US property mortgages still out of reach

Posted on September 12, 2012 · Posted in Uncategorized

The US housing market is still out of reach to the ‘everyman’ in the US.

Lack of available financing, stagnating salaries, and house costs which are still to high mean that renting will be the only option many Americans have available.

US property market

Image by serfs-up via Flickr

The typical US house loan is $360k off a $40k deposit. That deposit represents 11% of the price of the property. But some lenders are willing to accept much lower deposits in percentage terms, in some cases as low as 3%. On those terms the same $40k deposit could get you started in a home worth $1.2 million.

To the inexperienced homeowner that sounds fantastic: it’s a gateway to a property that would otherwise have been unaffordable.

But the lower deposit doesn’t mean lower repayments: the home actually remains unaffordable and the new owner is likely to have trouble keeping up the repayments.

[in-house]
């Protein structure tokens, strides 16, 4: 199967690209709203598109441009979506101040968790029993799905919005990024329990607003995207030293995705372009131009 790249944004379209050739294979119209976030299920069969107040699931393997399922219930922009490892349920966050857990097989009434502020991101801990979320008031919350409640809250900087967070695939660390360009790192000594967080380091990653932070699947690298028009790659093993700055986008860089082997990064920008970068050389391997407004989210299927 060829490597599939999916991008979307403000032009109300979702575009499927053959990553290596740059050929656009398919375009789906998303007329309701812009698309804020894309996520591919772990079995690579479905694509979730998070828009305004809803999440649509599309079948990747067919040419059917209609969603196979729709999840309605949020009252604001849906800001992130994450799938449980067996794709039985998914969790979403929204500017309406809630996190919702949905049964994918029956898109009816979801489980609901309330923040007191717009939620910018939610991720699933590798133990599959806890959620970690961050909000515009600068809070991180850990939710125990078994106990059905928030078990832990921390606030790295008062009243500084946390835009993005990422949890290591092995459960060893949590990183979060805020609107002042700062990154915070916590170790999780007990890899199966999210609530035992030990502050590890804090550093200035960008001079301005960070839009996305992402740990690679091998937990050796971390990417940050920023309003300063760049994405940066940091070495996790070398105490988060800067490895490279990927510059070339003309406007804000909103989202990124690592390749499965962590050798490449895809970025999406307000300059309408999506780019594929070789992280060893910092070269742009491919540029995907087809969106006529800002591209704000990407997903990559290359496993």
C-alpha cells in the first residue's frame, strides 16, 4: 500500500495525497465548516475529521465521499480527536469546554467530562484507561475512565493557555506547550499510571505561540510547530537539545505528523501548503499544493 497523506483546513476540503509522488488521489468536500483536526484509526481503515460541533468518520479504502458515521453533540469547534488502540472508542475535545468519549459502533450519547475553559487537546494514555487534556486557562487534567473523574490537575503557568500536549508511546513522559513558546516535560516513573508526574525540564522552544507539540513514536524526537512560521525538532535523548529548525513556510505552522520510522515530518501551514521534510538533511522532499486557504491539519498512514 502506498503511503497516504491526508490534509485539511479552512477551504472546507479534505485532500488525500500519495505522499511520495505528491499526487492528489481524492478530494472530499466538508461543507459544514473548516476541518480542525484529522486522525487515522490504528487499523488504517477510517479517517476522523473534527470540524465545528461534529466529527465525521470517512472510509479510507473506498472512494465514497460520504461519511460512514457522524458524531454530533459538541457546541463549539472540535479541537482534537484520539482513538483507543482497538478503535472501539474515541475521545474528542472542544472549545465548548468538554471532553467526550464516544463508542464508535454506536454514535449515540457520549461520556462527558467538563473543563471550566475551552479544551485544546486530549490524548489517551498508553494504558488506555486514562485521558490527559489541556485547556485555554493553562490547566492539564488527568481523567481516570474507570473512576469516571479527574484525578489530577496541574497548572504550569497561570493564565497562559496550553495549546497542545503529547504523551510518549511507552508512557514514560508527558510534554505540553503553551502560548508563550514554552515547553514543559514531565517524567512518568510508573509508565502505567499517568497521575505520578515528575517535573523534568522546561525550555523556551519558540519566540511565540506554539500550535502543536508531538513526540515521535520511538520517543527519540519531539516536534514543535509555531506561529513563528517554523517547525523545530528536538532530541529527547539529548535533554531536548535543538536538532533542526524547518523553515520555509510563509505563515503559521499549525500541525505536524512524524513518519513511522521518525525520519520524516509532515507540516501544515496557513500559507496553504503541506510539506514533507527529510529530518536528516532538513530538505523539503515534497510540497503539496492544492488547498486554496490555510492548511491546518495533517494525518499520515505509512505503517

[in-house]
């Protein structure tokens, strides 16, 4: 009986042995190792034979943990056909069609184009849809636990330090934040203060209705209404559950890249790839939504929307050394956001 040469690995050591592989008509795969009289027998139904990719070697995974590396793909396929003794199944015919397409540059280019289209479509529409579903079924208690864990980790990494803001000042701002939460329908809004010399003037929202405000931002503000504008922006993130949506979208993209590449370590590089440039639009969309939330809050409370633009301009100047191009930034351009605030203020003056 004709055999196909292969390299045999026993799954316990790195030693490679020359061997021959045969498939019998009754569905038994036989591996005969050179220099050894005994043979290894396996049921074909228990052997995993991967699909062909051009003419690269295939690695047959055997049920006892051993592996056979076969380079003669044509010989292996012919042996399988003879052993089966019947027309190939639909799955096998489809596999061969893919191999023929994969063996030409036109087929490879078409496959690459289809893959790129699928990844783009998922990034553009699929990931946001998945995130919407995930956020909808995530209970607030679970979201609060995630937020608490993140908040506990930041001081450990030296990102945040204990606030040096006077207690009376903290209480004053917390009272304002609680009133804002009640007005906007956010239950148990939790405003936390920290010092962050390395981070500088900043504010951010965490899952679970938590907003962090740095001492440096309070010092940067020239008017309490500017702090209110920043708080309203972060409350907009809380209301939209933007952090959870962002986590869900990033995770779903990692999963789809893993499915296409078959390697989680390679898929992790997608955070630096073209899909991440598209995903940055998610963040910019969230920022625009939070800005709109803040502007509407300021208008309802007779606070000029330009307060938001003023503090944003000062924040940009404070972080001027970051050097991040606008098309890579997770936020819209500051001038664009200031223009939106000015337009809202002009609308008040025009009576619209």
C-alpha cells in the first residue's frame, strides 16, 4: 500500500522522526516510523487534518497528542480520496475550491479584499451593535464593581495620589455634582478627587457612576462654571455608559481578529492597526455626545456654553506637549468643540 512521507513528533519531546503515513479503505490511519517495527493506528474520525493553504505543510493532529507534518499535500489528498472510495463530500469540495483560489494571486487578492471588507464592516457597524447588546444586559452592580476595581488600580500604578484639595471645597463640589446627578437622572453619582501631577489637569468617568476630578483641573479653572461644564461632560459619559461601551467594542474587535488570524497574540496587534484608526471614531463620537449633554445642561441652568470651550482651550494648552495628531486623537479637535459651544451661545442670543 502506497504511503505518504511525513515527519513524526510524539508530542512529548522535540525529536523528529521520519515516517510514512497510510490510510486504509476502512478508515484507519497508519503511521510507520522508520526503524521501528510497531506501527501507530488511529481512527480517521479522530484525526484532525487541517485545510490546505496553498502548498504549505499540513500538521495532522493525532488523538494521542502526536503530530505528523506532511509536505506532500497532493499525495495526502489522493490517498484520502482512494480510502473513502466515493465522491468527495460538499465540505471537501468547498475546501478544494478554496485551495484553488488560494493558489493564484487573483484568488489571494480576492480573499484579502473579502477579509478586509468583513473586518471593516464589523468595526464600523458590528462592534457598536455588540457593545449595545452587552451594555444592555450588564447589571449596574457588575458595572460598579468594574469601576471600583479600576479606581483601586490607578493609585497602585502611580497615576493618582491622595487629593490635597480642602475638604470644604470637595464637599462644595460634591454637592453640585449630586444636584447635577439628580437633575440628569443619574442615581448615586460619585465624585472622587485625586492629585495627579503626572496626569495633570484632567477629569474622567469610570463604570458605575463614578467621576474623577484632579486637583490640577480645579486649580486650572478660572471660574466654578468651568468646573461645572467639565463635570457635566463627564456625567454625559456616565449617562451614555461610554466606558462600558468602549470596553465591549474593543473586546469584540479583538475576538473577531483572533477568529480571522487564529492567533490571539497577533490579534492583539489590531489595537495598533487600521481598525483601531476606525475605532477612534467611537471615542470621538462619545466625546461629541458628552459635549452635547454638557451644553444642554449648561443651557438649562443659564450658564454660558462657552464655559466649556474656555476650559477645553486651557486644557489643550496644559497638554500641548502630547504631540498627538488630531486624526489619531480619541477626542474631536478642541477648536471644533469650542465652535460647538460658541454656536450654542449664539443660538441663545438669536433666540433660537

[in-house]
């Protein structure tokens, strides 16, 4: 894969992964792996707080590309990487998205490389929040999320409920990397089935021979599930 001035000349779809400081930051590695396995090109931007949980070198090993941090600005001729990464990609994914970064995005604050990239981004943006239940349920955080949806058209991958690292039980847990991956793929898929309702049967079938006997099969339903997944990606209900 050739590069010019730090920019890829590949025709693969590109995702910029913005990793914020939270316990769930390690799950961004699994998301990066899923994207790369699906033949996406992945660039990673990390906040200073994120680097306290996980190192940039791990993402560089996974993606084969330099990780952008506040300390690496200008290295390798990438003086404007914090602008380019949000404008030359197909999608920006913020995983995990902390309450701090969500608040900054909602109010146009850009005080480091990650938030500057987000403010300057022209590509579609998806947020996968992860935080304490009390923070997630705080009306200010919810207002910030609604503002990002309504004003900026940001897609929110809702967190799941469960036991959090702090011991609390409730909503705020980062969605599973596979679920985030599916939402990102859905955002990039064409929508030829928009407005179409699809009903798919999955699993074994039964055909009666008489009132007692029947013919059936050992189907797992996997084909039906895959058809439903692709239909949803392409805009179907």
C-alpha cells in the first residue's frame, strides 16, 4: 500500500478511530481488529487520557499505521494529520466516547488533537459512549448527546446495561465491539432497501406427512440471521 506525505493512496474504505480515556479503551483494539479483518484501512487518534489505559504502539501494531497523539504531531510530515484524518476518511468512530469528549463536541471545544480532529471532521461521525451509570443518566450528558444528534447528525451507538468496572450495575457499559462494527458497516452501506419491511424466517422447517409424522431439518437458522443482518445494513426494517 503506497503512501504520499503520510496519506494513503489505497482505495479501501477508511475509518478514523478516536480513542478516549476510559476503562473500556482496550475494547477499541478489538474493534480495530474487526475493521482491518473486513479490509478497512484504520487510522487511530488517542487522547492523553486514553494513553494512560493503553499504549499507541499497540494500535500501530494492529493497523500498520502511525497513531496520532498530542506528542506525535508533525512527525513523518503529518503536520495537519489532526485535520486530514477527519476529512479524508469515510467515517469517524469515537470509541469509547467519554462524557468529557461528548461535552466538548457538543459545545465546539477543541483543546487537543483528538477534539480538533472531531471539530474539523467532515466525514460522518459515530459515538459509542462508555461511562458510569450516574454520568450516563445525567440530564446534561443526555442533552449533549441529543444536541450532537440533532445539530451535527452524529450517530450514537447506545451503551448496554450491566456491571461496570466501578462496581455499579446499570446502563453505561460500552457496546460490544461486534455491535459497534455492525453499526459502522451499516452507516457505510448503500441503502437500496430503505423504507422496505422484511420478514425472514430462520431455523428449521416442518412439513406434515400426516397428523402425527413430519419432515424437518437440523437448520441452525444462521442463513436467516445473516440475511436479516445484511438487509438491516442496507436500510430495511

The average takehome pay in the US is approximately $46k. So that $40k deposit represents almost a whole year’s salary. But once the deposit is down, the repayments are $2, 158 a month on $360k. That’s a huge slice of an average salary – almost two thirds. But for earners in dual income families, averaging $67k, it remains affordable.

Low- deposit loans aren’t going to give workers with lower incomes access to better housing. Instead, they’re going to trap the unwary into unaffordable payment schedules that negatively affect credit ratings and could leave families out of pocket and homeless.

There is an obvious comparison with the sub-prime mortgage crisis which helped trigger the financial slump of 2008. While sub-prime was characterised by loans made to people whose credit rating made them a bad risk, the same carelessness as to whether the borrower will actually be able to pay the repayments is at work in low-deposit lending too. More reading at

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